On this trip I used my Airhead SUP to get out and catch a few bass. The paddle board enabled me to get right into the thick cover, and catch the bass at Gunlock. Here is a map of the area where I found all my fish. They were really stacked up in this place. To view the map, if you can’t already, just subscribe to the blog in the form below to unlock this premium content. This way you will also get notified of any new baits, techniques, or trips to your email. Hopefully, this area will help you catch a few bass as well.
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Here’s some footage of me “Kraken” bass out at Gunlock Reservoir on this trip. I had a blast catching them. Once I found the right area, it seemed like cast after cast produced a bass. Check it out, and subscribe to my YouTube channel as well. Sometimes it’s nice to get a visual on how to fish to help you in your endeavours chasing bass. I would love to hear your comments about the video.
Overall, I was quite surprised at what I caught at Gunlock Reservoir fishing. This lake was just re-stocked a couple years ago with largemouth bass. It looks like the first wave of bass spawned successfully. The fish seemed like yearling bass that I was catching in these shallow flooded brush areas. The future looks bright for Gunlock Reservoir fishing for largemouth bass. This lake can produce trophy bass, like in the past, with the abundance of forage and cover for these fish.
Thank you for your support. If you haven’t yet, subscribe to the blog and share it with your friends! I believe there is plenty of fish for all of us, and getting outside with friends and family is one of the healthiest things you can do for yourself. Nothing cures the blues like a good day of bass fishing. Hopefully, this info will help you with your time on the water to keep you “Kraken” bass!
Additional Kraken Bass Products
Check out my informational products page to help you catch more bass.The products on this page include my Sand Hollow Guide eBook, Bait Selection Charts, and some Tutorial Soft Plastic Rigging Videos. These products have been created to elevate your fishing game of things I’d wished I had known before starting out. Hopefully, some of this stuff can help you in your bass quest.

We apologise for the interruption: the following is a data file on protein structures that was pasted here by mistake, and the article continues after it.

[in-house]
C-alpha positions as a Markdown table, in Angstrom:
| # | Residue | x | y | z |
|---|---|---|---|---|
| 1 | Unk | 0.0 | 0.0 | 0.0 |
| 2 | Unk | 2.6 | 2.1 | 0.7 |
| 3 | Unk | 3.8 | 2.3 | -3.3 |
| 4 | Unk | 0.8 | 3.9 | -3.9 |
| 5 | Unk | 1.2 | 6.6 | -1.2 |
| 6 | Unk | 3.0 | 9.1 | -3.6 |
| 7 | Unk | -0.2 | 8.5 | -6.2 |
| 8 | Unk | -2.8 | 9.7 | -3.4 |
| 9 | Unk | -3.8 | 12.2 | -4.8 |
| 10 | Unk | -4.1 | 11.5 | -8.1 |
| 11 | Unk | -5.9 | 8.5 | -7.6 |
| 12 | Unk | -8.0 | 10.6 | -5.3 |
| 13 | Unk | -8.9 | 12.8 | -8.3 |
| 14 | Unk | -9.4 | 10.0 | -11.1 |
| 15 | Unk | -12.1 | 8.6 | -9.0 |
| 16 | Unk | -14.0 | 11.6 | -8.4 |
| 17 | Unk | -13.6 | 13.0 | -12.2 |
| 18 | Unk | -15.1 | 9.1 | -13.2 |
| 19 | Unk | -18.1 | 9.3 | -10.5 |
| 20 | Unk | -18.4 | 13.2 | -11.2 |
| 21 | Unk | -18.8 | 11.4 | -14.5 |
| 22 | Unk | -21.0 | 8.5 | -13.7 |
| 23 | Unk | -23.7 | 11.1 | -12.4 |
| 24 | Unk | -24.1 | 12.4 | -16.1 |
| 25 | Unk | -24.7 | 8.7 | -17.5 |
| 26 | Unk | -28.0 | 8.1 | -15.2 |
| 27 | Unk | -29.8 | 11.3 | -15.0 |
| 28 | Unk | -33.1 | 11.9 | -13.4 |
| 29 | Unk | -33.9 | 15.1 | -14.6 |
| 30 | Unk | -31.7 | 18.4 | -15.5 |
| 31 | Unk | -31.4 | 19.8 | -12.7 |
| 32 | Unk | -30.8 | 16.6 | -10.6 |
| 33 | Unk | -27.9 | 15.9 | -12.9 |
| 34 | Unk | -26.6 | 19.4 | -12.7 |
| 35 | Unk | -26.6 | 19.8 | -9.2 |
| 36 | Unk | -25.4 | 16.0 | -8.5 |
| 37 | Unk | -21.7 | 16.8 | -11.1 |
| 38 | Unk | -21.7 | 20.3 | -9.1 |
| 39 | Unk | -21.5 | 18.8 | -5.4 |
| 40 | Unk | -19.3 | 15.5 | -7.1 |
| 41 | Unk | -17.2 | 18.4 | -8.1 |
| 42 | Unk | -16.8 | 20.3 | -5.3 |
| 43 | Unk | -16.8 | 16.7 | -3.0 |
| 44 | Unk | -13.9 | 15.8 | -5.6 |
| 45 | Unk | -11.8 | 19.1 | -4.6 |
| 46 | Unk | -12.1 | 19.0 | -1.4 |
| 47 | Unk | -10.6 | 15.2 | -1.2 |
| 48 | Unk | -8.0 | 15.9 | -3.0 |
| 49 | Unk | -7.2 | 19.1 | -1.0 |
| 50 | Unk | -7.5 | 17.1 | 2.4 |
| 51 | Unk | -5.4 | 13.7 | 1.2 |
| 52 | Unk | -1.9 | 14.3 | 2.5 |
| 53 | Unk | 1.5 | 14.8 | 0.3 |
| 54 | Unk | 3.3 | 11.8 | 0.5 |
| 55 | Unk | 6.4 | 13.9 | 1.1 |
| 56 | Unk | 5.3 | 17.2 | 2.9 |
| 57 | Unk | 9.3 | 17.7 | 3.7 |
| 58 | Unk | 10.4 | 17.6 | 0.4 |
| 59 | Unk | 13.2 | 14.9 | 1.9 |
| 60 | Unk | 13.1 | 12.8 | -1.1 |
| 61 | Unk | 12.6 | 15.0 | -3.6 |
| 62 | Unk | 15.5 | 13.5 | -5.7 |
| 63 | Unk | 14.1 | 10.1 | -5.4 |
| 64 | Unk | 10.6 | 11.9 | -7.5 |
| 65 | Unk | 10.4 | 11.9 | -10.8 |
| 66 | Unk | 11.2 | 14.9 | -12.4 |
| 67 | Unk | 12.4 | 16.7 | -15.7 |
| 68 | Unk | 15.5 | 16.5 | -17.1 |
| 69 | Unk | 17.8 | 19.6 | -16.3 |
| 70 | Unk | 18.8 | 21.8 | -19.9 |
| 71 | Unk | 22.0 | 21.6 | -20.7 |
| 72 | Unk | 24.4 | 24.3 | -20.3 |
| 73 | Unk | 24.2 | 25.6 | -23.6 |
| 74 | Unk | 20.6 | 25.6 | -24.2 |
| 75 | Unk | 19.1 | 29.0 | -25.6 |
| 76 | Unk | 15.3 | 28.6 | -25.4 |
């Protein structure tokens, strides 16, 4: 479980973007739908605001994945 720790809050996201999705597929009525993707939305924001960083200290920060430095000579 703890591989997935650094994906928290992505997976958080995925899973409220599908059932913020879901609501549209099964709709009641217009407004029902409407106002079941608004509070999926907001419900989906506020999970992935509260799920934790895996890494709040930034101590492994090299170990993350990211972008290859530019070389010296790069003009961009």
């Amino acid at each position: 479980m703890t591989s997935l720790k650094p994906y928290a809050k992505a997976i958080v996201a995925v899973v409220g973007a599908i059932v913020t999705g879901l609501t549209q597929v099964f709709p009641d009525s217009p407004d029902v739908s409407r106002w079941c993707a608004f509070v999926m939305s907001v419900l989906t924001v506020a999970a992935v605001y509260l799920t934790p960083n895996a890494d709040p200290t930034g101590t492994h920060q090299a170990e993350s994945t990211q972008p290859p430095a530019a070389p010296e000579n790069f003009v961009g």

Idaho bass fishing Weston Creek Reservoir was a fun fishing adventure on my Airhead SUP. I took one of my friends out with me on the trip, and we only caught a few fish. We did end up catching a beast bass to throw into the mix which made things fun. This post includes some video of the action, a map of the areas we fished, and the baits that seemed to work the best. Make sure to check out all the details of this trip, so you can know a little more about fishing Weston Creek Reservoir. Enjoy the stoke to hopefully help you in your own Idaho bass fishing adventures!
Idaho Bass Fishing – Weston Creek Reservoir
Weston Creek Reservoir is a beautiful little spot just 15 minutes outside of Malad, Idaho. They have some good regulations on bass fishing. They shut the place down for a portion of the year, and also have a slot limit to help keep the spawning mature largemouth from being harvested. Their efforts have paid off because we saw some good bass and caught one with some good sized shoulders. There was also some signs limiting boat access. You might want to check it out the reg’s online before you go crazy heading out here. We also saw perch in the water as we paddled around the lake. Although, the fishing wasn’t fast and furious. Here are the juicy details of what we found Idaho bass fishing Weston Creek Reservoir.